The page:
How did the misconception that the government provides small business grants arise? Perhaps it’s because the federal government does make grants to help state and local governments, which often turn around and use those funds to offer grants to organizations that help small business owners. In other words, if you started a nonprofit to help women start businesses, you might be able to get a government grant for that. But you can’t get a government grant to start a business yourself.

    According to the SBA, some states do provide grants to businesses whose work benefits the region and its residents. For instance, you might be able to get a grant if your business helps develop energy-efficient technology that helps the state and its residents save money, or if you are expanding a child-care center (enabling more residents to work and support themselves). Even in these limited cases, however, the grants are rarely “free money.” You may be required to match the funds with an equal amount of your own capital or with a loan, for example. To search for this type of grant, visit the official government grants website, Grants.gov, and check out their section for grant applicants to see if you are eligible. (There are no small business grants for women on this site that aren’t also open to men, but there are some for small businesses.)

    The 4 Best Small Business Grants for Women

    Knowing the options are limited, let s talk about where women entrepreneurs can find funding. Here are a (very few) small business grants for women to investigate.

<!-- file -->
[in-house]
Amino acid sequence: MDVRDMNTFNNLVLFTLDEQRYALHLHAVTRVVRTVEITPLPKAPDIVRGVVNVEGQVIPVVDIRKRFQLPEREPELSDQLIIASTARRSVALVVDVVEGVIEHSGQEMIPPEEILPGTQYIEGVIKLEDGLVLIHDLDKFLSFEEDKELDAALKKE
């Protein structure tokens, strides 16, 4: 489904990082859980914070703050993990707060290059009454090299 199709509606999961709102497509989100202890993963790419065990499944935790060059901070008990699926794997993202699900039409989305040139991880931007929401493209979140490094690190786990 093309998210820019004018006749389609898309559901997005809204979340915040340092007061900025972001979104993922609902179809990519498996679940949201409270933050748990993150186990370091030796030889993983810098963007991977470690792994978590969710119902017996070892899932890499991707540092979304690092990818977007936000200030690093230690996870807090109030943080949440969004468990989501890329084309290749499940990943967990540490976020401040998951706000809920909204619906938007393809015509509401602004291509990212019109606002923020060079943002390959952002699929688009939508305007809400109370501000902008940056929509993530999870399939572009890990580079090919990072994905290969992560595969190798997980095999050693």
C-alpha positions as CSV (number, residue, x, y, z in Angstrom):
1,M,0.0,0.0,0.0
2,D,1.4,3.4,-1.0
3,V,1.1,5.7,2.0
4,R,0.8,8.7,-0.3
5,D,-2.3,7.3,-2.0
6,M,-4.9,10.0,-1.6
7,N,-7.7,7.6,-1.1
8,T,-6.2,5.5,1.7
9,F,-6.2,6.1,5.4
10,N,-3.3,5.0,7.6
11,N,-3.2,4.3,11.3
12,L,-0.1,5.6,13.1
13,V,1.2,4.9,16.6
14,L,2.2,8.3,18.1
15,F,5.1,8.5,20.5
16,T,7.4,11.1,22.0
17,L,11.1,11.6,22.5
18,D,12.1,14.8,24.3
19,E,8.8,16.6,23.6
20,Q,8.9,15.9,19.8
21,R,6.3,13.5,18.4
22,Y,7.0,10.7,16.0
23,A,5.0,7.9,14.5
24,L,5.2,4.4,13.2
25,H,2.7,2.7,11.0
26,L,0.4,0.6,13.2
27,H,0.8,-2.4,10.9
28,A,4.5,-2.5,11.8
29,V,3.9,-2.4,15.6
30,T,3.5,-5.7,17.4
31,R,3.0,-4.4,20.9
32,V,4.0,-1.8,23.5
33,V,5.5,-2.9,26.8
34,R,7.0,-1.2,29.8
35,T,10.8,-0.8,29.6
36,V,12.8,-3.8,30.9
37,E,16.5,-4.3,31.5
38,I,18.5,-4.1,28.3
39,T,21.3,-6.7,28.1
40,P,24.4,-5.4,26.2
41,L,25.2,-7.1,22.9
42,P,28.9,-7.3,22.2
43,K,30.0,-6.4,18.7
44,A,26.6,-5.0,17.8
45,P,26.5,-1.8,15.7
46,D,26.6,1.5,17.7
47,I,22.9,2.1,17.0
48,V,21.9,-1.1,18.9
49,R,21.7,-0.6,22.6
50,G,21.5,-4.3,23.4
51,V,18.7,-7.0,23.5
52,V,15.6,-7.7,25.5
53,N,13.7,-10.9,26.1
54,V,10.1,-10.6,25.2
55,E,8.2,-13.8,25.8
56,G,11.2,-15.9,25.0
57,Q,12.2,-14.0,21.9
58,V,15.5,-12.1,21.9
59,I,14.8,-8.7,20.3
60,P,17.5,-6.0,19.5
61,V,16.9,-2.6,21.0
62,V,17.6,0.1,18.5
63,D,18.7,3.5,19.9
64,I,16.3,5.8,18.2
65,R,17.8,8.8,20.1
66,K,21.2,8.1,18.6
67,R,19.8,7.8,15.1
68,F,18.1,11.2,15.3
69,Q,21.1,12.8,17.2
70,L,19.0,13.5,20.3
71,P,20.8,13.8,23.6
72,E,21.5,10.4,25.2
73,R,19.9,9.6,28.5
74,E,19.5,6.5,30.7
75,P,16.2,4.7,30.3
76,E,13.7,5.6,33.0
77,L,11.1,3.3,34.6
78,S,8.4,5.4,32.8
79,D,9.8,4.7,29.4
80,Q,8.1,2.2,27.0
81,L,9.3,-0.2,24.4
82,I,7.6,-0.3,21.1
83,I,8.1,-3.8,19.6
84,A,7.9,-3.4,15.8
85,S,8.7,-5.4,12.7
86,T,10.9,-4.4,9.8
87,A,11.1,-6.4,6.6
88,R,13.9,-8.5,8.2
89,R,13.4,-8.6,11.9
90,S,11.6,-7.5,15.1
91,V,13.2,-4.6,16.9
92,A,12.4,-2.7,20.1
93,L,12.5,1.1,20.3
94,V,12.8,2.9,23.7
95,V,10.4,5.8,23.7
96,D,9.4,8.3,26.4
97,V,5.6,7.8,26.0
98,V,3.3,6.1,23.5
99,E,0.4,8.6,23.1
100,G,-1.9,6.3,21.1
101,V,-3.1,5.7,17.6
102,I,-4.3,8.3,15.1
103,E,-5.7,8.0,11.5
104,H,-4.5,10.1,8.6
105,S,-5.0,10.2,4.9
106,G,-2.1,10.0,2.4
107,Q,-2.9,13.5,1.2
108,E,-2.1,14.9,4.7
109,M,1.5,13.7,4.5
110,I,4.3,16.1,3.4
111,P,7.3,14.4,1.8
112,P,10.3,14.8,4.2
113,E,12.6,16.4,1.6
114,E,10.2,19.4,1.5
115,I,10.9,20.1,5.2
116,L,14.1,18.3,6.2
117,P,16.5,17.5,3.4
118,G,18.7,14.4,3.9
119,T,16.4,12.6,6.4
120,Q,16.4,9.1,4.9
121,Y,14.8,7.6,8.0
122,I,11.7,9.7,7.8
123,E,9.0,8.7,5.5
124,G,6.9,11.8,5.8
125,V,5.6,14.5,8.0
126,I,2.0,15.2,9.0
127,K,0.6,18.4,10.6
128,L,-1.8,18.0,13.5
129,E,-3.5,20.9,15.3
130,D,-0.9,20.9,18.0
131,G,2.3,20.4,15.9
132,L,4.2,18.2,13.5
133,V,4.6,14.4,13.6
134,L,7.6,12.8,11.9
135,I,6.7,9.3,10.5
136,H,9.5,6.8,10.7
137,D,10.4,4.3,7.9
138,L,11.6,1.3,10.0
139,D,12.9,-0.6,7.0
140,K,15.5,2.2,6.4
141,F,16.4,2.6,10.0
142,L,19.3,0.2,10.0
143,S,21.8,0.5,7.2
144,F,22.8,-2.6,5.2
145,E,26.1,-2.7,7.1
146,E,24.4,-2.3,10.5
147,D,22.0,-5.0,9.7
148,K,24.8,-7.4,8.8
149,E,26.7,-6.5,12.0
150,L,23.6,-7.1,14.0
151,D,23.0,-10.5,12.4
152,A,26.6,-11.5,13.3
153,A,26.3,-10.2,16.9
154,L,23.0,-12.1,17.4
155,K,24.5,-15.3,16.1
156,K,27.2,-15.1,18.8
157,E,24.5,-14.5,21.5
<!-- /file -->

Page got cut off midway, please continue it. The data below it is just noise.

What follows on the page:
• Eileen Fisher Women-Owned Business Grant Program: Fashion designer Eileen Fisher launched these small business grants for women in 2004. Today the company awards $100,000 in total grants annually to 10 women-owned businesses beyond the startup stage (maximum $10,000 per recipient). Learn more about eligibility and the application process here .
    • Amber Grant . Launched by Womensnet.com in 1998 to honor the memory of a young woman who died before she could fulfill her entrepreneurial dreams, this program makes a $500 grant to one qualifying woman business owner each month; one of those women receives a $2,000 grant at the end of the year.
    • IdeaCafe Grant . IdeaCafe awards $1,000 grants to small business owners. Although the grant is not for women only, the vast majority of the winners have been female.
    • Grants and Scholarships for Women (GrantsforWomen.org): You can search this database of scholarship opportunities and grants for women, but be forewarned—most are for non-business purposes.

    As you can see, these grants are so small that your time may be better spent in figuring out ways to grow your business without them.

    When you’re seeking a grant, watch out for scams. If you’re asked to pay money or sign up for some kind of subscription to access a listing of small business grants for women, beware.

    Your best bet in seeking a grant to start or expand your business? Talk to your local Small Business Development Center (SBDC) or SCORE office. These organizations are plugged into the local financing community and will be able to guide you if, indeed, there are any small business grants for women in your area from local corporations, philanthropic or economic development organizations. You might also want to look into SBA loans for women. an affordable kind of financing for female small business owners.